MINI REVIEW article
Getting under the Skin: Report from the International Psoriasis Council Workshop on the Role of Stress in Psoriasis
- 1Department of Dermatology, George Washington University, Washington, DC, USA
- 2Department of Health, Medical, and Neuropsychology, Leiden University, Leiden, Netherlands
- 3Department of Medical Psychology, Radboud University Medical Center, Nijmegen, Netherlands
- 4Centre for Dermatology Research, University of Manchester and Manchester Academic Health Sciences Centre, Manchester, UK
- 5Harvard Medical School, Boston, MA, USA
Psoriasis is a chronic inflammatory skin condition with significant physical and psychosocial comorbidity. A workshop of leading experts in dermatology and psychology with the purpose of better understanding the current role of psychological comorbidities in psoriasis was held by the International Psoriasis Council in November 2013. The role of stress reactivity with a focus on the hypothalamic-pituitary-adrenal axis was emphasized. While cognitive behavioral therapy remains the most extensively studied and successful treatment strategy in patients with psoriasis and various psychological comorbidities, new and innovative interventions such as online-based therapies have recently emerged. Strategies and recommendations toward approaching psychological comorbidities are discussed.
Psoriasis is a chronic, relapsing and remitting inflammatory disease of the skin with a prevalence of 2–3% worldwide (Koo, 1999). Chronic plaque psoriasis, the most common form of this disease, is characterized by scaly, erythematous, and infiltrated skin lesions, which are often pruritic and painful (Christophers and Mrowietz, 2003). Psoriasis can be a significantly disabling disease, interfering with activities of daily life, increasing levels of social stigmatization, and generating psychological distress. Stress is a well-known exacerbating factor of psoriasis (Farber and Nall, 1993). The interplay between stress and other psychological comorbidities with psoriasis has been of common interest to both dermatologists and mental health professionals alike.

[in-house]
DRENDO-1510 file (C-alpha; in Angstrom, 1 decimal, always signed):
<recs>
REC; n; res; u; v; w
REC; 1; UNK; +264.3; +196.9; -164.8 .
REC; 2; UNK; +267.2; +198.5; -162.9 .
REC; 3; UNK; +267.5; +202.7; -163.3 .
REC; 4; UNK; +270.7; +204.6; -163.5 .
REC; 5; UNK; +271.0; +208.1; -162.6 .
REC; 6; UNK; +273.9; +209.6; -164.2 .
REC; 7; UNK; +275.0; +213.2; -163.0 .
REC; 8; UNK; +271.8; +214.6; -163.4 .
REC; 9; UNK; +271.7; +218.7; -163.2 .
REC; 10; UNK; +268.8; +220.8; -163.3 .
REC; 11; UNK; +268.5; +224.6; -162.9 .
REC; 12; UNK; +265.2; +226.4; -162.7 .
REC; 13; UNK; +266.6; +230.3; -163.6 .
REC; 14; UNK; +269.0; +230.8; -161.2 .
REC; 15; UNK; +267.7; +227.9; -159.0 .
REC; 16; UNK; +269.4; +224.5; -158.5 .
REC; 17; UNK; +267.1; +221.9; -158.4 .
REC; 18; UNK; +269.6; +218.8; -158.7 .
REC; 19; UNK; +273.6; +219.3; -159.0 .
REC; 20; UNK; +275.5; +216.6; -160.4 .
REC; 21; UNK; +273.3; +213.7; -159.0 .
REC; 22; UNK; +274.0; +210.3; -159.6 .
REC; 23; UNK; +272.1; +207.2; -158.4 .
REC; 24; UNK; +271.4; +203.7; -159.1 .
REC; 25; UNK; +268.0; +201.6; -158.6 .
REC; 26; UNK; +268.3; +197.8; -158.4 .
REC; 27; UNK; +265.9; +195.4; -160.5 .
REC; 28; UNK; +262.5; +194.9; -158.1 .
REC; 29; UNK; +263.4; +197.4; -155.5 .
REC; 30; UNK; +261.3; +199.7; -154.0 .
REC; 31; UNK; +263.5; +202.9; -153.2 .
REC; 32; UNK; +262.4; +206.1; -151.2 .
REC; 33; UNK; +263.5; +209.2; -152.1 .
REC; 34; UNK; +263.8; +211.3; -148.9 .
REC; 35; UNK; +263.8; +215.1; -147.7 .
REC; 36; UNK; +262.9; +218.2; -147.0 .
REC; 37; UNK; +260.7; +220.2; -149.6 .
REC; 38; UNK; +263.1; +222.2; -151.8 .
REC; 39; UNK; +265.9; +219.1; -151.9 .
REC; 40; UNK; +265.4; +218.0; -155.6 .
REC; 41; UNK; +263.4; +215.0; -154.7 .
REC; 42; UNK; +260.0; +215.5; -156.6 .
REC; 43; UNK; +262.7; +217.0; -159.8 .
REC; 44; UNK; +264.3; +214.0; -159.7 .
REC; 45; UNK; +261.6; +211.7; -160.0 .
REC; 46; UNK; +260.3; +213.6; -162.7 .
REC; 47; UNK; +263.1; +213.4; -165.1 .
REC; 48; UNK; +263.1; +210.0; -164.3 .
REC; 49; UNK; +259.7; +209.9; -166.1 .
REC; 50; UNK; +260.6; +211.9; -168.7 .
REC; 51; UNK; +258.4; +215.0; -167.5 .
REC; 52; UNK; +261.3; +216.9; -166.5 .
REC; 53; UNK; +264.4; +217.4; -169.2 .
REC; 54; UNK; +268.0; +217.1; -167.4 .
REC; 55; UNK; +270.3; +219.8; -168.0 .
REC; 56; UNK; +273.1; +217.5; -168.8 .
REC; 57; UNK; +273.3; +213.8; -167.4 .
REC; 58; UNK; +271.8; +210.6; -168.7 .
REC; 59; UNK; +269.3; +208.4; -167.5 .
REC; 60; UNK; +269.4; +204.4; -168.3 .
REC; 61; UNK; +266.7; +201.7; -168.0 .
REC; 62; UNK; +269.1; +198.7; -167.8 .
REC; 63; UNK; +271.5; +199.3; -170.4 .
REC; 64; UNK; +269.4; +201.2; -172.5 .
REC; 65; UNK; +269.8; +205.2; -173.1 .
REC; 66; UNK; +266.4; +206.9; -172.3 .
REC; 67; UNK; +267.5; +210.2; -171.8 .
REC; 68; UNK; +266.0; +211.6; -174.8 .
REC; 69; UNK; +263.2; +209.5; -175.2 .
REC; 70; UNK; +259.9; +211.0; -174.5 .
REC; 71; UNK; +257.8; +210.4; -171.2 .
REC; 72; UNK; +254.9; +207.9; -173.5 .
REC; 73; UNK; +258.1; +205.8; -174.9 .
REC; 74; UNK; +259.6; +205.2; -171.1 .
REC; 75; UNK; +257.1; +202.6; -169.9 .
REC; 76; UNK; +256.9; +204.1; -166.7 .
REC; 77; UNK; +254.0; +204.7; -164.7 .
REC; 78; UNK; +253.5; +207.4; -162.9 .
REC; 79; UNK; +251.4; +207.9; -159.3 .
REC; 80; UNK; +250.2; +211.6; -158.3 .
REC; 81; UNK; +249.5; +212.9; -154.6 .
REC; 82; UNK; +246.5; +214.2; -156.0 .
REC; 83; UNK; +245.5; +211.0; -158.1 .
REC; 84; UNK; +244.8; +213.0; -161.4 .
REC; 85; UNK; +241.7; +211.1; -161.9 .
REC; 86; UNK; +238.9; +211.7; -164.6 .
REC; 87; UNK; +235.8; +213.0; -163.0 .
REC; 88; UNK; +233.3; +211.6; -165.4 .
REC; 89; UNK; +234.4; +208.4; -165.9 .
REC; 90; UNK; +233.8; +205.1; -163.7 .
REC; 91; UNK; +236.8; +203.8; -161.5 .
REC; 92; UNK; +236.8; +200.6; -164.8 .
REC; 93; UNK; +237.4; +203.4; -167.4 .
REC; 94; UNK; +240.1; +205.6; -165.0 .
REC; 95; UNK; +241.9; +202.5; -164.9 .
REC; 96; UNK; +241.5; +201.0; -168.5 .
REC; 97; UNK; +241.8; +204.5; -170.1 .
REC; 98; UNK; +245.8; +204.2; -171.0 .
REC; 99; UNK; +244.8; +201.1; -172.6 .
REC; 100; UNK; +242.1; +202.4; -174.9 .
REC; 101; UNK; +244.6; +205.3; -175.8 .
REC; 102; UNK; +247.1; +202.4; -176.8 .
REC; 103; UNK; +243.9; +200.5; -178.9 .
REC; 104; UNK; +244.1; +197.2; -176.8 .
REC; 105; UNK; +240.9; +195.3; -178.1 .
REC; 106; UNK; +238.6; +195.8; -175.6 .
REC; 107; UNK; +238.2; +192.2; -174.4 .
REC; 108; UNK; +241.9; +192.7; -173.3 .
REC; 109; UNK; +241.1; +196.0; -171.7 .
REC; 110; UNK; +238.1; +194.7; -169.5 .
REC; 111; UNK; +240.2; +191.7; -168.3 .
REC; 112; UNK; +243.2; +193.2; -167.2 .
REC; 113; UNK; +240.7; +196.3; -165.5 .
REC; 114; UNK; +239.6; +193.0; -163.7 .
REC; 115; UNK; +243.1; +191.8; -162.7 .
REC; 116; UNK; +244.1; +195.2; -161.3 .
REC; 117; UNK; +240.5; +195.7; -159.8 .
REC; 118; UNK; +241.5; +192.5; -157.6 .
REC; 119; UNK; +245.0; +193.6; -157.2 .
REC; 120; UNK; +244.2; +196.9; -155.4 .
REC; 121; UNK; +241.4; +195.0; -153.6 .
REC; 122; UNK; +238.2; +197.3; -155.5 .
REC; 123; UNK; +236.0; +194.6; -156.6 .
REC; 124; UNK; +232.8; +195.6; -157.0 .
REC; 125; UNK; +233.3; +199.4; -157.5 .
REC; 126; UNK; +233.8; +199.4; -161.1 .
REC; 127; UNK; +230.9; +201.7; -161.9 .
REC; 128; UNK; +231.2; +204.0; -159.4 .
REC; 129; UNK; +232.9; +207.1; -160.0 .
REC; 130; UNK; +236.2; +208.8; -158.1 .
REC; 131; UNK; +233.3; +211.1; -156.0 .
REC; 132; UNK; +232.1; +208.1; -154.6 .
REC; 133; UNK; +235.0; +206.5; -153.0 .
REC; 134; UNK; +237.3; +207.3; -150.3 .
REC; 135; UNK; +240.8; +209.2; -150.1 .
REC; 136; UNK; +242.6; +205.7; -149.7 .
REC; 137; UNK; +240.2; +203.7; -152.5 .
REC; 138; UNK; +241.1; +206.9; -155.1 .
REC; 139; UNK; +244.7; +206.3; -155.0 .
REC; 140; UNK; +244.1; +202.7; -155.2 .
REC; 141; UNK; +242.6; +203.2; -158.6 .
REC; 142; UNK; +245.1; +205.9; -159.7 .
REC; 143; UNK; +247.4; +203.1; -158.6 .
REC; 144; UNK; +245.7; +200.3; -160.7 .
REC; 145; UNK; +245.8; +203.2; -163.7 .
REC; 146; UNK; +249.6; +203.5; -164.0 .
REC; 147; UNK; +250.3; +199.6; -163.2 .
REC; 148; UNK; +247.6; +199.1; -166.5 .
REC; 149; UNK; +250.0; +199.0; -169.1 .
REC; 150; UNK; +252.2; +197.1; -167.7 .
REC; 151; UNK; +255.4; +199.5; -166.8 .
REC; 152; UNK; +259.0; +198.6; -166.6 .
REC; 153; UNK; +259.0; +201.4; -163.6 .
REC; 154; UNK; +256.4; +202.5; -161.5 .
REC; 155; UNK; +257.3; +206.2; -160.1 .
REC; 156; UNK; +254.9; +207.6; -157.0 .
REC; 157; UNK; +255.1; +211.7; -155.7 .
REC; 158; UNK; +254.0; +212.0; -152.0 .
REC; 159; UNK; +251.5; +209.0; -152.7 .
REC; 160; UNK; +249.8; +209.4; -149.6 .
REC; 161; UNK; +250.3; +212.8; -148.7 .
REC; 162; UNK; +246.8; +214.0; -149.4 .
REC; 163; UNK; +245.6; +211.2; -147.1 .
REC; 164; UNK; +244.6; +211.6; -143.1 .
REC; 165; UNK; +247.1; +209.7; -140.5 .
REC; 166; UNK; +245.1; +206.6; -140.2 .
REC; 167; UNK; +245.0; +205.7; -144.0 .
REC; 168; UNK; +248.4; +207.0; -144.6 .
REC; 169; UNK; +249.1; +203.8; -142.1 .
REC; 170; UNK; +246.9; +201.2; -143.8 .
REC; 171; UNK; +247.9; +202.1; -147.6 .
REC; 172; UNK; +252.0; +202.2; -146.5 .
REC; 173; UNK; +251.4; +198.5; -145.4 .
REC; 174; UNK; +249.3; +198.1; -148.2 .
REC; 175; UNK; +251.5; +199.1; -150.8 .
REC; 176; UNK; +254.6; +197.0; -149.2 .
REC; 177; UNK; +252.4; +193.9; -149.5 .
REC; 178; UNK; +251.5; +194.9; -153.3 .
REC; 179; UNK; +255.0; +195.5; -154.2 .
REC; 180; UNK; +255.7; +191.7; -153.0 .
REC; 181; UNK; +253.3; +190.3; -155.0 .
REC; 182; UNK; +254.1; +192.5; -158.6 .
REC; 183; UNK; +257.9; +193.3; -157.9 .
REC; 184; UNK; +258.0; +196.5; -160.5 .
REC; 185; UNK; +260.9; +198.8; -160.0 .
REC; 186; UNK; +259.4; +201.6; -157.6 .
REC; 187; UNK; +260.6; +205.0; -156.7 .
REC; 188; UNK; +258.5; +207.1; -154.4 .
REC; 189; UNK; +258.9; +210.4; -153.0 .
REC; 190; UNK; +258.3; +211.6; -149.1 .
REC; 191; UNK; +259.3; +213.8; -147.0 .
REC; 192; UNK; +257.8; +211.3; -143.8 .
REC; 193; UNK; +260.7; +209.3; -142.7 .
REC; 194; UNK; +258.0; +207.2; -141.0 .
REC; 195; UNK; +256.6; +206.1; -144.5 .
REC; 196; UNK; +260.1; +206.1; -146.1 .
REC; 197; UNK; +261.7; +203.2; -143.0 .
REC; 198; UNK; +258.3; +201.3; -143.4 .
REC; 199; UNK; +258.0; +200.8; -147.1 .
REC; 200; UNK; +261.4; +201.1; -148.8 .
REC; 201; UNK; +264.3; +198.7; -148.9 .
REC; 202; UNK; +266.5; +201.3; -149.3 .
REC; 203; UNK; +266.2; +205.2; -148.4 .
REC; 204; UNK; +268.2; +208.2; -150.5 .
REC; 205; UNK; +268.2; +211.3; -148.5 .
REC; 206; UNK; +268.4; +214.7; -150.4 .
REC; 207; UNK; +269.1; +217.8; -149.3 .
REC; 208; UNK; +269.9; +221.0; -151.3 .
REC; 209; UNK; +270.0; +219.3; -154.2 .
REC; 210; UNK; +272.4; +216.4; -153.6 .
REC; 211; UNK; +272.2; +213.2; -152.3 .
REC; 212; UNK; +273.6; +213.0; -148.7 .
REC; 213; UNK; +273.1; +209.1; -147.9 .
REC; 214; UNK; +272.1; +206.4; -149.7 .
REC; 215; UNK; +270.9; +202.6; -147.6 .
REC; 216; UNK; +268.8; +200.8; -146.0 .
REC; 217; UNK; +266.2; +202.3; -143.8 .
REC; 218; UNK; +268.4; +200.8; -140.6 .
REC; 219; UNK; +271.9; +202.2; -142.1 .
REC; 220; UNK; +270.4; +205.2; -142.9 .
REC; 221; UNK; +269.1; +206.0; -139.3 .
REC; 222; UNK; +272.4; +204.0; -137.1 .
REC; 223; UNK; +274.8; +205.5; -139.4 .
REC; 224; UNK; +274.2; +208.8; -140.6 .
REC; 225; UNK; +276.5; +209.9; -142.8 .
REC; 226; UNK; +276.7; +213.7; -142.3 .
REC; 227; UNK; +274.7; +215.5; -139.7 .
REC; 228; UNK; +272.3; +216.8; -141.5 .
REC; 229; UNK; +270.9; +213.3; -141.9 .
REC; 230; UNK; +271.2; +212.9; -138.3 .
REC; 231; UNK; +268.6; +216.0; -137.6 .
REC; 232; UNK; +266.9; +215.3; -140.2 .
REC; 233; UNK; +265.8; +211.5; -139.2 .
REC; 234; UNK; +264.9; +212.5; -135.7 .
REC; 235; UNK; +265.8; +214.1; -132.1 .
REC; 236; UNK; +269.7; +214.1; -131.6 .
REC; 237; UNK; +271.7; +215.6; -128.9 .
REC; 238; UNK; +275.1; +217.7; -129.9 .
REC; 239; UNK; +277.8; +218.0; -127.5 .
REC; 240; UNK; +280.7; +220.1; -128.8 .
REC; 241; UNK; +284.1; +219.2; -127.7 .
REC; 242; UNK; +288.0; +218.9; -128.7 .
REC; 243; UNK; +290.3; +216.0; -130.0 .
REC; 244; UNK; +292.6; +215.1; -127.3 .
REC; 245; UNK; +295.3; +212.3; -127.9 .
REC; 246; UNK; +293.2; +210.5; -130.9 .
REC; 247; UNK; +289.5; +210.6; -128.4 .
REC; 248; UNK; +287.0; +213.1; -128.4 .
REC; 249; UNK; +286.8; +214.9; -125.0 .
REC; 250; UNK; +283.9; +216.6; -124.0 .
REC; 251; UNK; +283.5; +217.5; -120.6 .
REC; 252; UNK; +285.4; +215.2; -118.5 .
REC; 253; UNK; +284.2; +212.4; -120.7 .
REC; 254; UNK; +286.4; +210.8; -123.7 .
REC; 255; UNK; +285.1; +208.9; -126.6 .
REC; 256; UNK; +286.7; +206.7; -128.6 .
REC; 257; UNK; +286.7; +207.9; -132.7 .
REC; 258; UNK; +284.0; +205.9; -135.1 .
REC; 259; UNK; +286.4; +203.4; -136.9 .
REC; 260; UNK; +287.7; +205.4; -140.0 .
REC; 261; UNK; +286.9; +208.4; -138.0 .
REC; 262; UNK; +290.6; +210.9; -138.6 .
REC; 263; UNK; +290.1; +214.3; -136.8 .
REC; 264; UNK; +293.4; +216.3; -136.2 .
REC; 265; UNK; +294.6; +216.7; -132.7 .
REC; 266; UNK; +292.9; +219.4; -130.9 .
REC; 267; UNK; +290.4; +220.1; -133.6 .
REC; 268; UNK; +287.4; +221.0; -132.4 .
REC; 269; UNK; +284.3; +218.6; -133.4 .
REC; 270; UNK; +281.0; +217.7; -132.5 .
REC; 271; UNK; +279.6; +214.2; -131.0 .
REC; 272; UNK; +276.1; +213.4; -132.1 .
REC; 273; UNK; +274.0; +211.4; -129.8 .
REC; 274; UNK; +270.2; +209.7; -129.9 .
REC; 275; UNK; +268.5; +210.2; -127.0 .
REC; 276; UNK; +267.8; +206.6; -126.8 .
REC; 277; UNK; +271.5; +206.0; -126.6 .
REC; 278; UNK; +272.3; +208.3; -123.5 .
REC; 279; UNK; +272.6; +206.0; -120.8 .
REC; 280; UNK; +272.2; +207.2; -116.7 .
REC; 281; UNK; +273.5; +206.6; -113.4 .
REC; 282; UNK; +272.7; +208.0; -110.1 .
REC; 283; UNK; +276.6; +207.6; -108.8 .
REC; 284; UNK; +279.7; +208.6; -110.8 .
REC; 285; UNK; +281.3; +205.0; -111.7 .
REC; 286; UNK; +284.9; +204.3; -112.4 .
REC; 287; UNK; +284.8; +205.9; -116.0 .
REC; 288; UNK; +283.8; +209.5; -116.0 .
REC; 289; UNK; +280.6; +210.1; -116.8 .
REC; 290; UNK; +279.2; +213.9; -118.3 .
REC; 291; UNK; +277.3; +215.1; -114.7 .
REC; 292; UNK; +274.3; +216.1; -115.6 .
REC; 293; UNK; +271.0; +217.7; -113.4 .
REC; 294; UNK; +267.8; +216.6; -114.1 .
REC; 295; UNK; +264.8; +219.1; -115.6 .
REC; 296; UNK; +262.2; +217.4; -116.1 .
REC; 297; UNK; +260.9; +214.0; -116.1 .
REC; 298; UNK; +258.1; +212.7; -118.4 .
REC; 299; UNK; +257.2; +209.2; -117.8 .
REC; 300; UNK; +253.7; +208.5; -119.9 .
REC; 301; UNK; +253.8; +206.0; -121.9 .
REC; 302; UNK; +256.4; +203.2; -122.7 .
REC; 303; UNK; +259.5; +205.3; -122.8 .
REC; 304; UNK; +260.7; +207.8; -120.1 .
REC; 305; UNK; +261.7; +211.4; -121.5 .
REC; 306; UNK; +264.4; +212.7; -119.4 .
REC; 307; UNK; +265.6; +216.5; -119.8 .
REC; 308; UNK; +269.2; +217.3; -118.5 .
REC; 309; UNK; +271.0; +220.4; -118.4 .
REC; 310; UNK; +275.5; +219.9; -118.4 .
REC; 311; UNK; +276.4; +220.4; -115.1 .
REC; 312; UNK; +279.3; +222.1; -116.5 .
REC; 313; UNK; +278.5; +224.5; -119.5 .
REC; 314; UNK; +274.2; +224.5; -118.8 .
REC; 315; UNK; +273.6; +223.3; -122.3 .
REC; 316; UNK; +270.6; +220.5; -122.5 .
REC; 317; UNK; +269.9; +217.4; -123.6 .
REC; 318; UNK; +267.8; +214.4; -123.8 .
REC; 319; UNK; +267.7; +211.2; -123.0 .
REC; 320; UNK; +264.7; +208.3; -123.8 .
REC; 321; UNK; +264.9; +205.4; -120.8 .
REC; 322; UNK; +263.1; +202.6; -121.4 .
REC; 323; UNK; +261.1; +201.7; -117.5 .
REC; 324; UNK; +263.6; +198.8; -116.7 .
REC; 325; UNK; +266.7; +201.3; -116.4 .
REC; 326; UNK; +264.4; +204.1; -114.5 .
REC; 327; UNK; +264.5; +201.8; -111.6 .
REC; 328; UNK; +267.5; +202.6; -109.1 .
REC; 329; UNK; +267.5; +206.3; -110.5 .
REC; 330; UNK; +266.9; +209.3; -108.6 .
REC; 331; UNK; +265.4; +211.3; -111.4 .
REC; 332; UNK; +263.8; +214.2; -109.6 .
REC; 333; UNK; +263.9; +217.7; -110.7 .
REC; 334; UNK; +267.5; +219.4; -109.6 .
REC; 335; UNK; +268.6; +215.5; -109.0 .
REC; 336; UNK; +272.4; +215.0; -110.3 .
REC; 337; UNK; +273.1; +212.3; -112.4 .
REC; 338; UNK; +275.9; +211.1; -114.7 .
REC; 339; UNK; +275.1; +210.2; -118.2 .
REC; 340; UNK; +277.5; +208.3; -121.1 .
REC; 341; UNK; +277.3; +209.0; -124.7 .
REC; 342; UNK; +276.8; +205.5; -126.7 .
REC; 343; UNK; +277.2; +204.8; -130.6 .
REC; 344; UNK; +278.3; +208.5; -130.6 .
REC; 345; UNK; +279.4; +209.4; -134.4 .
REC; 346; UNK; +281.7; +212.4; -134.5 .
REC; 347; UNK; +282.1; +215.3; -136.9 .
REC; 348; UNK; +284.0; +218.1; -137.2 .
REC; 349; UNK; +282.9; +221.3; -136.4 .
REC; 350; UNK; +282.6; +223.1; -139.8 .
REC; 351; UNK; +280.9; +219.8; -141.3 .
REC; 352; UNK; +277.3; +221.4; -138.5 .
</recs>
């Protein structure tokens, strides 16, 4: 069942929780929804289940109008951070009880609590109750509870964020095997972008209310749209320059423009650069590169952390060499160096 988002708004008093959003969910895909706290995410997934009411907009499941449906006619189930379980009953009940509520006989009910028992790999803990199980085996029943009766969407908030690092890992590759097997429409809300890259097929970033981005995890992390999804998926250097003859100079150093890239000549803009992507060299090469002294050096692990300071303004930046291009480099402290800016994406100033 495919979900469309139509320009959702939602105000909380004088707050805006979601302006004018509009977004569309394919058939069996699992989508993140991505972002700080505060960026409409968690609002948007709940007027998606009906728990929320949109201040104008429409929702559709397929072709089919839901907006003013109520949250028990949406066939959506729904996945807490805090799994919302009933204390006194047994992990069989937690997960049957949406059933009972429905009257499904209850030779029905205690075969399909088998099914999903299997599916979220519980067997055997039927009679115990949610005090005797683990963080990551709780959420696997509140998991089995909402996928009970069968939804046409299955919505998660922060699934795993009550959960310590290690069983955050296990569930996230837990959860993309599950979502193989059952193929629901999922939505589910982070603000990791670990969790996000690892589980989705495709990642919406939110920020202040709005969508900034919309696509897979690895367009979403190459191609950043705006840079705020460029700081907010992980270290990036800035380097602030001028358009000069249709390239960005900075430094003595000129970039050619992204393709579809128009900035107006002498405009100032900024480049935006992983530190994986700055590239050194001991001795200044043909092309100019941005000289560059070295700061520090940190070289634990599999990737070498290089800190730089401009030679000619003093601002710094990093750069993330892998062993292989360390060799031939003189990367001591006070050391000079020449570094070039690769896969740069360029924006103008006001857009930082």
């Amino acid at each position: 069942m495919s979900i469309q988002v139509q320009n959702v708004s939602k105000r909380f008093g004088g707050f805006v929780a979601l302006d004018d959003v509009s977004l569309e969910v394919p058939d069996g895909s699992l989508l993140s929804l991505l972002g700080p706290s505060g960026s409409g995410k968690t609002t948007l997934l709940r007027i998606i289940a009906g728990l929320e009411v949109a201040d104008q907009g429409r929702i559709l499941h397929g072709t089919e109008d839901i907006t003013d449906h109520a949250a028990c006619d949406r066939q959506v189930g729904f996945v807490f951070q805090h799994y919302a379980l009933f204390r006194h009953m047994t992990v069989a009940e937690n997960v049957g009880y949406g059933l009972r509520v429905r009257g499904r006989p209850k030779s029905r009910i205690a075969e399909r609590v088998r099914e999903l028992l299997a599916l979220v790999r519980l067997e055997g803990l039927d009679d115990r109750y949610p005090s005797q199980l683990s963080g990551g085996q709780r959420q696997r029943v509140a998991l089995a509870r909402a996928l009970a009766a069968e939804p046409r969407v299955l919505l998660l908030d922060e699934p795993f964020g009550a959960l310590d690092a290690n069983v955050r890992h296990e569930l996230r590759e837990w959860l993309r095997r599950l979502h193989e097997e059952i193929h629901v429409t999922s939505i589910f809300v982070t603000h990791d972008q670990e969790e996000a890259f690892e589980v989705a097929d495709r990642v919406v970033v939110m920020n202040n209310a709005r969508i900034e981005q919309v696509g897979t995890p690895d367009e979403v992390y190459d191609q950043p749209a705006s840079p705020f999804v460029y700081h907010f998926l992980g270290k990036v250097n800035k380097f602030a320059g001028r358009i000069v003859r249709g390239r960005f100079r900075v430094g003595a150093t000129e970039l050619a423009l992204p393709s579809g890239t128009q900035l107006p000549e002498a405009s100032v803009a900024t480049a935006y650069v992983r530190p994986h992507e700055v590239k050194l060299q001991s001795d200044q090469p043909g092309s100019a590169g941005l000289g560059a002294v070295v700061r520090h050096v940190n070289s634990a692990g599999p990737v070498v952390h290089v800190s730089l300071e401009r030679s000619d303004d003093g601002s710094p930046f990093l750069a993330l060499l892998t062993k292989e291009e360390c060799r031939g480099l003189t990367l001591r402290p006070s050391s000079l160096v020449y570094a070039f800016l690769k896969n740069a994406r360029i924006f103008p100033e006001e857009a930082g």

The International Psoriasis Council (IPC) is a dermatology-led, global non-profit organization dedicated to innovation across the full spectrum of psoriasis through research, education, and treatment. Recently, the IPC has led an initiative to better define the association of various psychological comorbidities with psoriasis. In November 2013, a workshop was held in Boston, MA, which assembled a panel of global dermatology and psychology experts, with the objective to review the current research in the role of psychological comorbidities, focusing on stress and the interplay of the hypothalamic-pituitary-adrenal axis (HPAA) in psoriasis. In addition, the committee also sought to describe the current psychological treatment strategies that have been studied in psoriatic patients with recommendations for clinical practice. The following report synthesizes the presentations and panel discussions from this meeting.
HPAA Activity and Stress Reactivity in Psoriasis